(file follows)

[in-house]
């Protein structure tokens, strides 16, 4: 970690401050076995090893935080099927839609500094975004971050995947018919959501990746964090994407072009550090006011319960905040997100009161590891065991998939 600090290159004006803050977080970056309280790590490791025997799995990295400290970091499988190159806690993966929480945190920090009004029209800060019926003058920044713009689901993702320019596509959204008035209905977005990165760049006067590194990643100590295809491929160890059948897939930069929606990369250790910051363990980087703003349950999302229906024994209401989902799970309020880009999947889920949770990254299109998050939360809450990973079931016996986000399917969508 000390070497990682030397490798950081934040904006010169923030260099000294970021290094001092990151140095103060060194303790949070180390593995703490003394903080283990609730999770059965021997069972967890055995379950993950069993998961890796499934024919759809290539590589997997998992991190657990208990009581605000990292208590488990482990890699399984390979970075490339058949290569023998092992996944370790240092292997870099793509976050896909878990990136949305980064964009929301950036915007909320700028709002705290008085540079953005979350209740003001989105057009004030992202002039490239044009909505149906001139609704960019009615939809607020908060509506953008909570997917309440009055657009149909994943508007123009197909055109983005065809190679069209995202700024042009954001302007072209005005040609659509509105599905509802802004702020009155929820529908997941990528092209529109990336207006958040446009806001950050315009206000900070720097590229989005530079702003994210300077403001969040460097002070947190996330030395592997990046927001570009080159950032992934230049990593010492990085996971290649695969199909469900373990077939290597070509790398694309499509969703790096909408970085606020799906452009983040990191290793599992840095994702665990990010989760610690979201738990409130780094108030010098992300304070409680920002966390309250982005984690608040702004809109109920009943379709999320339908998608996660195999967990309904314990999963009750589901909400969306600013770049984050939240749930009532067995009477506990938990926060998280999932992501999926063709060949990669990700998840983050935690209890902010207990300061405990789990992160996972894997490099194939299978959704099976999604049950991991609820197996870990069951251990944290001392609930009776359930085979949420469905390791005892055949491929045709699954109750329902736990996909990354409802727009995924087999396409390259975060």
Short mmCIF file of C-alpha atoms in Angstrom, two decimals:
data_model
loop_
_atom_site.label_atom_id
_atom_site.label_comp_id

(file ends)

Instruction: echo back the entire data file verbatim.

[in-house]
């Protein structure tokens, strides 16, 4: 970690401050076995090893935080099927839609500094975004971050995947018919959501990746964090994407072009550090006011319960905040997100009161590891065991998939 600090290159004006803050977080970056309280790590490791025997799995990295400290970091499988190159806690993966929480945190920090009004029209800060019926003058920044713009689901993702320019596509959204008035209905977005990165760049006067590194990643100590295809491929160890059948897939930069929606990369250790910051363990980087703003349950999302229906024994209401989902799970309020880009999947889920949770990254299109998050939360809450990973079931016996986000399917969508 000390070497990682030397490798950081934040904006010169923030260099000294970021290094001092990151140095103060060194303790949070180390593995703490003394903080283990609730999770059965021997069972967890055995379950993950069993998961890796499934024919759809290539590589997997998992991190657990208990009581605000990292208590488990482990890699399984390979970075490339058949290569023998092992996944370790240092292997870099793509976050896909878990990136949305980064964009929301950036915007909320700028709002705290008085540079953005979350209740003001989105057009004030992202002039490239044009909505149906001139609704960019009615939809607020908060509506953008909570997917309440009055657009149909994943508007123009197909055109983005065809190679069209995202700024042009954001302007072209005005040609659509509105599905509802802004702020009155929820529908997941990528092209529109990336207006958040446009806001950050315009206000900070720097590229989005530079702003994210300077403001969040460097002070947190996330030395592997990046927001570009080159950032992934230049990593010492990085996971290649695969199909469900373990077939290597070509790398694309499509969703790096909408970085606020799906452009983040990191290793599992840095994702665990990010989760610690979201738990409130780094108030010098992300304070409680920002966390309250982005984690608040702004809109109920009943379709999320339908998608996660195999967990309904314990999963009750589901909400969306600013770049984050939240749930009532067995009477506990938990926060998280999932992501999926063709060949990669990700998840983050935690209890902010207990300061405990789990992160996972894997490099194939299978959704099976999604049950991991609820197996870990069951251990944290001392609930009776359930085979949420469905390791005892055949491929045709699954109750329902736990996909990354409802727009995924087999396409390259975060």
Short mmCIF file of C-alpha atoms in Angstrom, two decimals:
data_model
loop_
_atom_site.label_atom_id
_atom_site.label_comp_id